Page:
Você está na página 1de 9


Capital & Class
The online version of this article can be found at:

DOI: 10.1177/030981680308100101
2003 27: 1 Capital & Class
Ana C. Dinerstein
Argentina post-crisis
Power or counter power?: The dilemma of the Piquetero movement in

Published by:
On behalf of:

Conference of Socialist Economists

can be found at: Capital & Class Additional services and information for

http://cnc.sagepub.com/cgi/alerts Email Alerts:

http://cnc.sagepub.com/subscriptions Subscriptions:
http://www.sagepub.com/journalsReprints.nav Reprints:

http://www.sagepub.com/journalsPermissions.nav Permissions:

http://cnc.sagepub.com/content/27/3/1.refs.html Citations:

What is This?

- Jan 1, 2003 Version of Record >>

by Daniel Silva on November 1, 2013 cnc.sagepub.com Downloaded from by Daniel Silva on November 1, 2013 cnc.sagepub.com Downloaded from by Daniel Silva on November 1, 2013 cnc.sagepub.com Downloaded from by Daniel Silva on November 1, 2013 cnc.sagepub.com Downloaded from by Daniel Silva on November 1, 2013 cnc.sagepub.com Downloaded from by Daniel Silva on November 1, 2013 cnc.sagepub.com Downloaded from by Daniel Silva on November 1, 2013 cnc.sagepub.com Downloaded from by Daniel Silva on November 1, 2013 cnc.sagepub.com Downloaded from by Daniel Silva on November 1, 2013 cnc.sagepub.com Downloaded from
The dilemma of the Piquetero movement in Argentina
Power or counter
Ana C. Dinerstein
The dilemma of the Piquetero movement in
Argentina post-crisis
The profound political and economic
crisis of December zoo1 in Argentina
brought in its wake dierences within
the labour movement on what form of
class action to take to radically trans-
form society. After the crisis, as a re-
composition of political and economic
power was taking place, divisions
among dierent sectors within the
Piquetero movement intensied between
those who advocate the construction of
a counter-power, based on the creation
of new values through territorial
community work, and those who search
for the construction of a new power of
the working class. Whereas the former
claim that the search for dignity is the
driving force for social change, the latter
believes that the struggle for income
distribution constitutes the basis for a
political project based on national
autonomy and democratisation. This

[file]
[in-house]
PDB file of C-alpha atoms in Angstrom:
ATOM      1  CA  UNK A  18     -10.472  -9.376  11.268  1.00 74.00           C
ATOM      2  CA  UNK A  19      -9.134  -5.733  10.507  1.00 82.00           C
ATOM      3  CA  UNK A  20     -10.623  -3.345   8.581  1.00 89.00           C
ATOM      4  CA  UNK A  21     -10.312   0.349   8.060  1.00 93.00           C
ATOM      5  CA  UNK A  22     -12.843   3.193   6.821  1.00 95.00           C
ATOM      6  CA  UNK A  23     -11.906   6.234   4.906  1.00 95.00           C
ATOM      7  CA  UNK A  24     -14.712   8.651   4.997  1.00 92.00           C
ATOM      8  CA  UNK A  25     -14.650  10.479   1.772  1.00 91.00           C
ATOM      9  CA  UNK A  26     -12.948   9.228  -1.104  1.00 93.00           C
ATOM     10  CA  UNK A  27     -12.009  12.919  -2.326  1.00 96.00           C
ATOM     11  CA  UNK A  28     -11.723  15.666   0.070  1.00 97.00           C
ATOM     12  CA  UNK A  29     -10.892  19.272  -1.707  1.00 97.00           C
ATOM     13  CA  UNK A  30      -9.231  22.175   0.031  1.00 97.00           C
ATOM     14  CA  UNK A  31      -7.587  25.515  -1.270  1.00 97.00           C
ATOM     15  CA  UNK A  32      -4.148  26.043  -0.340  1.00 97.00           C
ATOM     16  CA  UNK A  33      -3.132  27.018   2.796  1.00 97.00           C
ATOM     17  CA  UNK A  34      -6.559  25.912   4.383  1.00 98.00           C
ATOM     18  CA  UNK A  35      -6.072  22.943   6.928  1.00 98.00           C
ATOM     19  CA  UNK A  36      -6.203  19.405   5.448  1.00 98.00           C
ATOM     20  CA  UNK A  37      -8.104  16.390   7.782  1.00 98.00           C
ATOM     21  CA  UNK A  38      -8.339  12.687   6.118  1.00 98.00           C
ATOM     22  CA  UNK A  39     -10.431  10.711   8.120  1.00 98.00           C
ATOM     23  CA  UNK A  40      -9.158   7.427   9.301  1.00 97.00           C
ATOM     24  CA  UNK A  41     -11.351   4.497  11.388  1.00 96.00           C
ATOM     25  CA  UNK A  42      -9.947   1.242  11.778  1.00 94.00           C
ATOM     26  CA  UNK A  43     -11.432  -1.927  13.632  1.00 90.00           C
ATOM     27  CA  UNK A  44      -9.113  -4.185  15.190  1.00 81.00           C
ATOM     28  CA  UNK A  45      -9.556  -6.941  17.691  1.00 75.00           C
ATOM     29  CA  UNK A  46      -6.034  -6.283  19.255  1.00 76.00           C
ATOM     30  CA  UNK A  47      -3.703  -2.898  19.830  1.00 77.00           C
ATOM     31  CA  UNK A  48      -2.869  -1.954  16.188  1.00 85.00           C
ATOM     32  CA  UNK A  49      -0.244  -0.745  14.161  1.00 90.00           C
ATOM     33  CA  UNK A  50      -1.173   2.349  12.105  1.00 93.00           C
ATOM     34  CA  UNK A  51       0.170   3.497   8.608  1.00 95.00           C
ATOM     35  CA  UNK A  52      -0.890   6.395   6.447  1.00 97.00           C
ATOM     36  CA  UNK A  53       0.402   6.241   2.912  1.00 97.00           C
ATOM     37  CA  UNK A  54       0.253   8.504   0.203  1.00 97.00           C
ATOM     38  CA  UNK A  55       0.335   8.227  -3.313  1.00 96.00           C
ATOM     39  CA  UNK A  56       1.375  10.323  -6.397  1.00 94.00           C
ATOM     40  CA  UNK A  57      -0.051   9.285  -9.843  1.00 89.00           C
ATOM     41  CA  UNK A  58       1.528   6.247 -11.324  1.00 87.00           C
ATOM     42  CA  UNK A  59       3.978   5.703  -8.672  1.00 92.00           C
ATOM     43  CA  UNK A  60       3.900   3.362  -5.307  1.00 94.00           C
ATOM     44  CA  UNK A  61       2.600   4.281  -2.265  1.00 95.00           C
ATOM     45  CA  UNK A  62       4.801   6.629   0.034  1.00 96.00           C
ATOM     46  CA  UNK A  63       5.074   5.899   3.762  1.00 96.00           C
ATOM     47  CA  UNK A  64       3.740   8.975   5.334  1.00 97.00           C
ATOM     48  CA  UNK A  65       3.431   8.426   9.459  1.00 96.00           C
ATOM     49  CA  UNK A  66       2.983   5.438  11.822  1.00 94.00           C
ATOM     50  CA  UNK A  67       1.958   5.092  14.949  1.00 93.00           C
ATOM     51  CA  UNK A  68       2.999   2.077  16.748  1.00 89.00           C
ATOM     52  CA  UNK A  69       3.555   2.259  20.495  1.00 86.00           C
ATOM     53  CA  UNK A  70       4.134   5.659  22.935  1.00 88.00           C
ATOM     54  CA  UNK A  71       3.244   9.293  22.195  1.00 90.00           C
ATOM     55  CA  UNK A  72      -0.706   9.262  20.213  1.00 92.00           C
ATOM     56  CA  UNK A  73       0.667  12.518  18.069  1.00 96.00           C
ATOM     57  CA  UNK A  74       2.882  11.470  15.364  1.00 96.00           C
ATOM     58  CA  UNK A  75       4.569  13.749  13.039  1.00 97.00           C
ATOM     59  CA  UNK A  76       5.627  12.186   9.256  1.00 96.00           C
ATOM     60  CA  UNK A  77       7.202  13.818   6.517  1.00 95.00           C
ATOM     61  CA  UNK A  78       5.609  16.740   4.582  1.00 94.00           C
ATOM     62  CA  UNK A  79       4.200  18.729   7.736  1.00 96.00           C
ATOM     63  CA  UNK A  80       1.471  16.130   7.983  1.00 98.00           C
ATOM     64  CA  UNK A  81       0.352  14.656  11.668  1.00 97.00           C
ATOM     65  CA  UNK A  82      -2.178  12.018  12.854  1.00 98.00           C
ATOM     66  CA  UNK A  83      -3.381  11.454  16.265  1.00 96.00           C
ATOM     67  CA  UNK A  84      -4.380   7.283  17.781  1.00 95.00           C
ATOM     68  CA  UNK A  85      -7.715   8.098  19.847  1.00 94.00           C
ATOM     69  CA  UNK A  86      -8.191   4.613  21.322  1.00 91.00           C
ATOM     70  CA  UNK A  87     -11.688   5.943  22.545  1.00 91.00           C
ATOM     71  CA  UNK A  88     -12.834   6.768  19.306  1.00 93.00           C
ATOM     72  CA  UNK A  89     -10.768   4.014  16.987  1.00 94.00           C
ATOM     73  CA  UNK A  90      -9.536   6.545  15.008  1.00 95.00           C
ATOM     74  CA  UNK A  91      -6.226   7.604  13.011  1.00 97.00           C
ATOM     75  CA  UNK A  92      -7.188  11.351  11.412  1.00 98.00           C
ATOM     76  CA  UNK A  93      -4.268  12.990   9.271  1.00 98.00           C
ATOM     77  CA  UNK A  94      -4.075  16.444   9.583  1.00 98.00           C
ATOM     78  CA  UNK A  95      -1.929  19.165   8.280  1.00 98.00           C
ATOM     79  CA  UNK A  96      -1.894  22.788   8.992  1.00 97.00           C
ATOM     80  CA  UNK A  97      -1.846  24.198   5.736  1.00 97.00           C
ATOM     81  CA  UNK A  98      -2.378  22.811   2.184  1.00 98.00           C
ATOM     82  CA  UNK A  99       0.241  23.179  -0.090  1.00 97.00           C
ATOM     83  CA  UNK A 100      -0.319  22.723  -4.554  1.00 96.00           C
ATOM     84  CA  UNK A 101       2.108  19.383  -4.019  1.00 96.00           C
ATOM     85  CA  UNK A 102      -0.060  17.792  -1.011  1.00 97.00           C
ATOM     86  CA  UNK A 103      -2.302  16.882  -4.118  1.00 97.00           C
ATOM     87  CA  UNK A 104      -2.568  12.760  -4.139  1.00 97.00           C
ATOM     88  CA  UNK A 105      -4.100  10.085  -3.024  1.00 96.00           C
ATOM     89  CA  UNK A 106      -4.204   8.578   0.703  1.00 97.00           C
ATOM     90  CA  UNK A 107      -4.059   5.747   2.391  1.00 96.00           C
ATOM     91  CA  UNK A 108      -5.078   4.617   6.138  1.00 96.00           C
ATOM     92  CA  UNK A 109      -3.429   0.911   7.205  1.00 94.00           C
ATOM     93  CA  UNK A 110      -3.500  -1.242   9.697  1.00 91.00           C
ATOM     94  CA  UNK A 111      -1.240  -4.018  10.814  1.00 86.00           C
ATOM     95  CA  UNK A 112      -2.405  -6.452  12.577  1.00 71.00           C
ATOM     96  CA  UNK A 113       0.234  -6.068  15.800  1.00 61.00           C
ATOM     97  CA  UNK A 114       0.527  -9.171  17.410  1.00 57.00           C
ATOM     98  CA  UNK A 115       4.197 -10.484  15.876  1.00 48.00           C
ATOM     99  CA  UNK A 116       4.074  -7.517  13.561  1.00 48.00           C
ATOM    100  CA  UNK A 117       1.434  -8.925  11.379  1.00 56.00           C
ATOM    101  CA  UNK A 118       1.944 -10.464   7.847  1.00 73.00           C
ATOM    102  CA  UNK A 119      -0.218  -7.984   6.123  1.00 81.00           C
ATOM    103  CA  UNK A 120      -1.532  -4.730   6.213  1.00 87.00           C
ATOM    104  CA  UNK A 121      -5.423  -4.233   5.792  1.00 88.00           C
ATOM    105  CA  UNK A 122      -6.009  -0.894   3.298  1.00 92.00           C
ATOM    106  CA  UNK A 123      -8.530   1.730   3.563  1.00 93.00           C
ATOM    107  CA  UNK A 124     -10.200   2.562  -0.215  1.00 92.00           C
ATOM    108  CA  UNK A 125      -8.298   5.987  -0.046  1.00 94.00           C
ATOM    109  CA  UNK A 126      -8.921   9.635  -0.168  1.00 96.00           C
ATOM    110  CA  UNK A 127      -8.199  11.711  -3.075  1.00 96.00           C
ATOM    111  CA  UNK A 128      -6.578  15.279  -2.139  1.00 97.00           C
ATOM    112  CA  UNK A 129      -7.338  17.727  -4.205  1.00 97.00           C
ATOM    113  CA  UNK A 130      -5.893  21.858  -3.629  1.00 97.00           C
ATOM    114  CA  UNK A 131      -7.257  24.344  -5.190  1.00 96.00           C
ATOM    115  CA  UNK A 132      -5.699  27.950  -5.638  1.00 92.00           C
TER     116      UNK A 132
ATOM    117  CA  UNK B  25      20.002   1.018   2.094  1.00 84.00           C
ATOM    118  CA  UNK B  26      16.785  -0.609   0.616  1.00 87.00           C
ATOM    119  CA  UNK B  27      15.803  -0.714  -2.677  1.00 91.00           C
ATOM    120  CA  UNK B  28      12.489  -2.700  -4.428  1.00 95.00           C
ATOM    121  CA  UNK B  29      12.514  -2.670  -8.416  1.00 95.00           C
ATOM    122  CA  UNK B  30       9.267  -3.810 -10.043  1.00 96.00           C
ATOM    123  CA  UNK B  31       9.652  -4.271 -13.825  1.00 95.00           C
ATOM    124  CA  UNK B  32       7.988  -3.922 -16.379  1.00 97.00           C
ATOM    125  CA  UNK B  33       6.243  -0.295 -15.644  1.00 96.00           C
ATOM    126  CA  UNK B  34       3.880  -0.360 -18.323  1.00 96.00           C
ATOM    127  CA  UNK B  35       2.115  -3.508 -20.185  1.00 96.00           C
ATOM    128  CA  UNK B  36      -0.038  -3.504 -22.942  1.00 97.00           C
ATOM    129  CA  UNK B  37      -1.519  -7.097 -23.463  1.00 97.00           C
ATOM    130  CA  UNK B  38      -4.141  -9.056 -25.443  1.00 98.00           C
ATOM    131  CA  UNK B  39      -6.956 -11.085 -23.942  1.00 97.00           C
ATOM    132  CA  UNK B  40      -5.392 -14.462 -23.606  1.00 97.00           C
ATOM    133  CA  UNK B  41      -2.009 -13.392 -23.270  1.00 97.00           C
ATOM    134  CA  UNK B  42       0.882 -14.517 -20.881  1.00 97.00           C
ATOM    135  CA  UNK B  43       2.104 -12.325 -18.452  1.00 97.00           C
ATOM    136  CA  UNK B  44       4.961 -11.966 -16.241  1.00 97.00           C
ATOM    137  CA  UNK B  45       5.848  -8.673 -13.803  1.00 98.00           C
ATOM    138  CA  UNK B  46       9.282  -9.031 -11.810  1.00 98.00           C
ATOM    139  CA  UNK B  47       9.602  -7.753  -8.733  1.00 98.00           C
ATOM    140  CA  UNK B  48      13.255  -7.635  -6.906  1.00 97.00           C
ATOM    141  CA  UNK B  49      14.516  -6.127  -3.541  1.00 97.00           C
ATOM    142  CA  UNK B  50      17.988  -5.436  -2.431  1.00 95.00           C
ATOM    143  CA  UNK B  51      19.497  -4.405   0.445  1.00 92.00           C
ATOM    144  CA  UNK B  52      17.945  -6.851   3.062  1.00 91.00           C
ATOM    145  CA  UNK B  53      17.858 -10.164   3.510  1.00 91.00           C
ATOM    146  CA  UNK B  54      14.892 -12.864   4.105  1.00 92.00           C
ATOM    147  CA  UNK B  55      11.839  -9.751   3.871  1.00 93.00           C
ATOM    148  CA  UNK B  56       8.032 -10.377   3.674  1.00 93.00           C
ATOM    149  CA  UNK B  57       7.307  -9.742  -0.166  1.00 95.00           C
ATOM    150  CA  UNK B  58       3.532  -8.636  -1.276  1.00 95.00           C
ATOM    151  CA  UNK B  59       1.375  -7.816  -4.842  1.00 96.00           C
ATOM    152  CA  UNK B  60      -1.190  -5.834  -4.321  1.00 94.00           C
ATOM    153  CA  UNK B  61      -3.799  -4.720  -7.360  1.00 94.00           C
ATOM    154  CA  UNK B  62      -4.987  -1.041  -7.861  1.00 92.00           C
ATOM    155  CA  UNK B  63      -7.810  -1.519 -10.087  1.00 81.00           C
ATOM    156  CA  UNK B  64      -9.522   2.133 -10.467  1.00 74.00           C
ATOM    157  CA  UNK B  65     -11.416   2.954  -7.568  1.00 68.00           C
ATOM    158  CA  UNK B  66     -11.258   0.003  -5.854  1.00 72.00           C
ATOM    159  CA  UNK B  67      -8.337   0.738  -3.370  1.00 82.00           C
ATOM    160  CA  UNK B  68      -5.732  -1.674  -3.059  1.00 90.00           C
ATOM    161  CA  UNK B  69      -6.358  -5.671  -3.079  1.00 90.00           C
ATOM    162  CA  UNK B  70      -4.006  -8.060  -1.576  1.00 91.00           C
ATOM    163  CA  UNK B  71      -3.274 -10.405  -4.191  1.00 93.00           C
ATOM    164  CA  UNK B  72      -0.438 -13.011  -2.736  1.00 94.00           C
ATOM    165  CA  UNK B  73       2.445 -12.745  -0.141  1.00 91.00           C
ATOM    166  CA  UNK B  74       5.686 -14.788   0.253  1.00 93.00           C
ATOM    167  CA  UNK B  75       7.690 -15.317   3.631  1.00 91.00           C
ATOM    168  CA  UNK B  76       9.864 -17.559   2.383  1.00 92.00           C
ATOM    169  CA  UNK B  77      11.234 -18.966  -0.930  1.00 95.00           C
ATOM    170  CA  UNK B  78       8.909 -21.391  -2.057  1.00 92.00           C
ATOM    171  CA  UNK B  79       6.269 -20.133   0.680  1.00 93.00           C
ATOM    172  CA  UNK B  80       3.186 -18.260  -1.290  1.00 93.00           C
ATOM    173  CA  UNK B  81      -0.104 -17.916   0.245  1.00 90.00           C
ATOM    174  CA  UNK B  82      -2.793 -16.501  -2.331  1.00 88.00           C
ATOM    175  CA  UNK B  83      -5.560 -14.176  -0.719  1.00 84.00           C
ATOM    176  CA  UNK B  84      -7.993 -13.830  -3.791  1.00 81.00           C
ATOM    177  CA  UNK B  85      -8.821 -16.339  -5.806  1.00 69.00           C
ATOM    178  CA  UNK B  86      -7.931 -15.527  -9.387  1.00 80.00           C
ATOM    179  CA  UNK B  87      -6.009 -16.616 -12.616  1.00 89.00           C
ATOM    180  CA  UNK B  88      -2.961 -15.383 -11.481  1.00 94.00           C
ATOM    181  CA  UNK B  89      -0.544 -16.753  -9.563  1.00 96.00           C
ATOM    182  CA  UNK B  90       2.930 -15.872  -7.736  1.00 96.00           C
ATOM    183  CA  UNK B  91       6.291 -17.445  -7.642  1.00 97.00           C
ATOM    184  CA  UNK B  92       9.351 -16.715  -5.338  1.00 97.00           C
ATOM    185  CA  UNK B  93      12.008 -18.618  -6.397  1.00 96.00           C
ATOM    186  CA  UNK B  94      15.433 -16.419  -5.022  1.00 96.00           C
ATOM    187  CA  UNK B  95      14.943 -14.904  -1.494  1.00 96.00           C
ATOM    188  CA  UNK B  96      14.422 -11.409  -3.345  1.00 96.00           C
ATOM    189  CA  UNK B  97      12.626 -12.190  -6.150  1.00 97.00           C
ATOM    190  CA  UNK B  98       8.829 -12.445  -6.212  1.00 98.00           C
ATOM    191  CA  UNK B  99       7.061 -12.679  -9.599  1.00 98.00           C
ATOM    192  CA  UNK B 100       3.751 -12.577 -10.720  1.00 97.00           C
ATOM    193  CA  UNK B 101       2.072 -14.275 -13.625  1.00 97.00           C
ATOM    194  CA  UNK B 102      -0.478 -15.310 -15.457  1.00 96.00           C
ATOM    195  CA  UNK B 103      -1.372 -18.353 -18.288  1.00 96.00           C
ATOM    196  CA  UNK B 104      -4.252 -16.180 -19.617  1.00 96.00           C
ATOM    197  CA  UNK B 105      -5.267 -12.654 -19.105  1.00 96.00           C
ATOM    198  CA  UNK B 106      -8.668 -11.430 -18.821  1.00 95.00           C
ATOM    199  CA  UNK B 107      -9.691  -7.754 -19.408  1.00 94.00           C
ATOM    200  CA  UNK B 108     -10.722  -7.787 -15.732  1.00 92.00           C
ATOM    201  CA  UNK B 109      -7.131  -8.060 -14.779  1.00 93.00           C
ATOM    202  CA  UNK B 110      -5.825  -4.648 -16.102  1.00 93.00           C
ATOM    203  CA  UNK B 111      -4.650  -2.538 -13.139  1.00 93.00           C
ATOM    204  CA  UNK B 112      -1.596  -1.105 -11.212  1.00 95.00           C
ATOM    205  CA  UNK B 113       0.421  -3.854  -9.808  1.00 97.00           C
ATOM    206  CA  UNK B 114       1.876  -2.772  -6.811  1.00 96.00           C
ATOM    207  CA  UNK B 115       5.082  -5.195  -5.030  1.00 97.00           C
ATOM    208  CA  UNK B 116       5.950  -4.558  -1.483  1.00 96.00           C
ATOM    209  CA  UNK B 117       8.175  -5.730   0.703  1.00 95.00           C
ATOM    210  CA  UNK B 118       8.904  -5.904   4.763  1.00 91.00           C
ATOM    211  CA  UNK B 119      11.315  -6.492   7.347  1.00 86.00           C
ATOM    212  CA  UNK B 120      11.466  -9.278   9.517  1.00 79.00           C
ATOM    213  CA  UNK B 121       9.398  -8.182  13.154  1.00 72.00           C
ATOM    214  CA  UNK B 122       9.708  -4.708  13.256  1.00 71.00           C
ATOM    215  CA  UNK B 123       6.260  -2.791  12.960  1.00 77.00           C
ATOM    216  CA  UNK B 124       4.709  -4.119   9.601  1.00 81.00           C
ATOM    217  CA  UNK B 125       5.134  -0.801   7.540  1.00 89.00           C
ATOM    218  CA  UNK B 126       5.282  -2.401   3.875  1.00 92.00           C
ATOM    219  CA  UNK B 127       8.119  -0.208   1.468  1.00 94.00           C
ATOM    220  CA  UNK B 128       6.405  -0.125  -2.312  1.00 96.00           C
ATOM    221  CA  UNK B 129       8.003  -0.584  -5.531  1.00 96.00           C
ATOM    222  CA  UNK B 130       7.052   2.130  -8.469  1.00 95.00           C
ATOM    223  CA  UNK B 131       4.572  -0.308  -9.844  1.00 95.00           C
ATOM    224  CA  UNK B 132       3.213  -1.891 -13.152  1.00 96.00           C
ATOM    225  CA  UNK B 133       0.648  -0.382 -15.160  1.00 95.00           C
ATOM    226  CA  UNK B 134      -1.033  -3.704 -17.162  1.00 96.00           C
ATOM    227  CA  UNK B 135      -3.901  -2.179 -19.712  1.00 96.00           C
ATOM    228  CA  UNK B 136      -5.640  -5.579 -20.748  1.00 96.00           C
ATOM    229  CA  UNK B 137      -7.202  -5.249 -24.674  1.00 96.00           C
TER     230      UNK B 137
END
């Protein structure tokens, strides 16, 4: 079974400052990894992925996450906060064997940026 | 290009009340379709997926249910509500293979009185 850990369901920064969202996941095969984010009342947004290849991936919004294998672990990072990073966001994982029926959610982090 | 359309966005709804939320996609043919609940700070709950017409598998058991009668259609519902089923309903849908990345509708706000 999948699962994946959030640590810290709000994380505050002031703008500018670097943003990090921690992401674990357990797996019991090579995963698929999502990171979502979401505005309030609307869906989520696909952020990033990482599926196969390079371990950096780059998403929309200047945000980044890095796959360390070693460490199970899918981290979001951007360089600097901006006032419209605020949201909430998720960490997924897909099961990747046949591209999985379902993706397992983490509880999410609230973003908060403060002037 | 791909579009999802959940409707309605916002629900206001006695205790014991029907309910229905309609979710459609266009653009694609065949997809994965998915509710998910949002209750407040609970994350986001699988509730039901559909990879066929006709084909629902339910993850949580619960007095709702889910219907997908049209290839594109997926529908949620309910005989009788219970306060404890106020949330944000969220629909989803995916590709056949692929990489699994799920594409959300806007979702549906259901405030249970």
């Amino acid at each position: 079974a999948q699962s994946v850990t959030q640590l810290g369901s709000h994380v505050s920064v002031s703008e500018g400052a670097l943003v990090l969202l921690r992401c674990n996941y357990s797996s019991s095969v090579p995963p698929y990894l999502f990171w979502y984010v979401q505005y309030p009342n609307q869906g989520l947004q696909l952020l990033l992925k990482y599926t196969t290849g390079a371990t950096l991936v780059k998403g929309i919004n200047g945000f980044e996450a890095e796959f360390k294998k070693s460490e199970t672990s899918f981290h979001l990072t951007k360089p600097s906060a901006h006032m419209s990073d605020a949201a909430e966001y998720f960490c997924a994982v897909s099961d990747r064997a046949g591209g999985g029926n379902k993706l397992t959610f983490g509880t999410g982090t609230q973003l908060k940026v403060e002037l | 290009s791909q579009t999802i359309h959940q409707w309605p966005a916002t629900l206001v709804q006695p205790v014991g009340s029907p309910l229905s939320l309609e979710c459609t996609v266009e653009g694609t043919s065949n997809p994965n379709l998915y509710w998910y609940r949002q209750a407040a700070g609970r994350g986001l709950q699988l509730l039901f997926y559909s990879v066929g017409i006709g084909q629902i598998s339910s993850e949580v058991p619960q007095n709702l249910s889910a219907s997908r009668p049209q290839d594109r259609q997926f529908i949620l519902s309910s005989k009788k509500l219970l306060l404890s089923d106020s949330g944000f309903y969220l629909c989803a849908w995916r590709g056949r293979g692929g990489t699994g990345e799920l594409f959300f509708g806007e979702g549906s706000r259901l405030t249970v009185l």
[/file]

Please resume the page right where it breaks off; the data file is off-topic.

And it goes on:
paper explores the dilemma, faced by
the labour movement, of whether to
support the power or counter-power
road by looking at some of the current
developments of the labour movement,
particularly the Unemployed Workers
The unemployed workers movement
One of the novelties in the re-
composition of the Argentine labour
movement during the 1os was the
emergence of the unemployed workers
movement. The neo-liberal transforma-
tion produced signicant changes in
his paper explores a signicant dilemma brought about
by the crisis of December for the Unemployed Workers
Movement in Argentina: the construction of a political
movement to dispute institutional power or the development of
territorial community work directed to the construction of a
counter-power. The argument put forward is that the dierences
between these two projects might represent a false dichotomy. This
will require further interrogation on the relationship between the
state, the labour movement and the anti-institutional forms of
resistance which emerged in December . This is a dilemma
for the politics of resistance worldwide.
Capital & Class #81 2
social and labour conict and protest.
Decentralised and non-institutionalised
forms of protest emerged, run by whole
communities, social organizations and
the unemployed, with the support of
trade unions; the most eective of which
were roadblocks. These roadblocks were
the scene of the emergence of the
Piquetero identity and the organization
of the unemployed into a movement
(Dinerstein zoo1).
Some of the local organizations of
unemployed workers joined the
Argentine Workers Central (Central de
Trabajadores Argentinos c1a), created in
1z to organize fragmented struggles
against unemployment and for welfare
provision and to integrate the unem-
ployed and those who were technically
socially excluded (Dinerstein zoo1).
The c1a integrated into its structure one
of the organizations of the unemployed
in La Matanza, Great Buenos Aires:
Land and Housing Federation (Federa-
cin Tierra y Vivienda, r1v) and have close